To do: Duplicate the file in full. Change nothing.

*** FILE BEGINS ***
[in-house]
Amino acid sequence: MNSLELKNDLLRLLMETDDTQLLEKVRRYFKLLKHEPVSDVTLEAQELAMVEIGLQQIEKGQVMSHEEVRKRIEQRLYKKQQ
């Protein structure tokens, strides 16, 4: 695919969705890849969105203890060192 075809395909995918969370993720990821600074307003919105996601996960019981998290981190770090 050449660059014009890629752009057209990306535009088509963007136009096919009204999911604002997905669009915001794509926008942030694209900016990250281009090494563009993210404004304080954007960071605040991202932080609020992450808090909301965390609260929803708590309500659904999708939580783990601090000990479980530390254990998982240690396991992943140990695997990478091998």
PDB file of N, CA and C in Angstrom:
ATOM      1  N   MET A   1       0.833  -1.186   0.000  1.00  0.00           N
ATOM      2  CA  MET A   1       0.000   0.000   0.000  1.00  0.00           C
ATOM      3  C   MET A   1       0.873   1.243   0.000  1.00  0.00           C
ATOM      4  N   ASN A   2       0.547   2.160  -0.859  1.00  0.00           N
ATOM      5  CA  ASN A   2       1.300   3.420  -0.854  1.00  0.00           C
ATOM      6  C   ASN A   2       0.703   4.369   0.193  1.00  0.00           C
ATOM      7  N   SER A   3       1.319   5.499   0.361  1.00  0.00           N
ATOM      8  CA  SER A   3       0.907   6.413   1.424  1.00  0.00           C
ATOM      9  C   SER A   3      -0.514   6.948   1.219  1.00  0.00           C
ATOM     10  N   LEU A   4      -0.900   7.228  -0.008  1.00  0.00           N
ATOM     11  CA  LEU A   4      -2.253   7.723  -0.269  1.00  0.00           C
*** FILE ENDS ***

[in-house]
Amino acid sequence: MNSLELKNDLLRLLMETDDTQLLEKVRRYFKLLKHEPVSDVTLEAQELAMVEIGLQQIEKGQVMSHEEVRKRIEQRLYKKQQ
């Protein structure tokens, strides 16, 4: 695919969705890849969105203890060192 075809395909995918969370993720990821600074307003919105996601996960019981998290981190770090 050449660059014009890629752009057209990306535009088509963007136009096919009204999911604002997905669009915001794509926008942030694209900016990250281009090494563009993210404004304080954007960071605040991202932080609020992450808090909301965390609260929803708590309500659904999708939580783990601090000990479980530390254990998982240690396991992943140990695997990478091998």
PDB file of N, CA and C in Angstrom:
ATOM      1  N   MET A   1       0.833  -1.186   0.000  1.00  0.00           N
ATOM      2  CA  MET A   1       0.000   0.000   0.000  1.00  0.00           C
ATOM      3  C   MET A   1       0.873   1.243   0.000  1.00  0.00           C
ATOM      4  N   ASN A   2       0.547   2.160  -0.859  1.00  0.00           N
ATOM      5  CA  ASN A   2       1.300   3.420  -0.854  1.00  0.00           C
ATOM      6  C   ASN A   2       0.703   4.369   0.193  1.00  0.00           C
ATOM      7  N   SER A   3       1.319   5.499   0.361  1.00  0.00           N
ATOM      8  CA  SER A   3       0.907   6.413   1.424  1.00  0.00           C
ATOM      9  C   SER A   3      -0.514   6.948   1.219  1.00  0.00           C
ATOM     10  N   LEU A   4      -0.900   7.228  -0.008  1.00  0.00           N
ATOM     11  CA  LEU A   4      -2.253   7.723  -0.269  1.00  0.00           C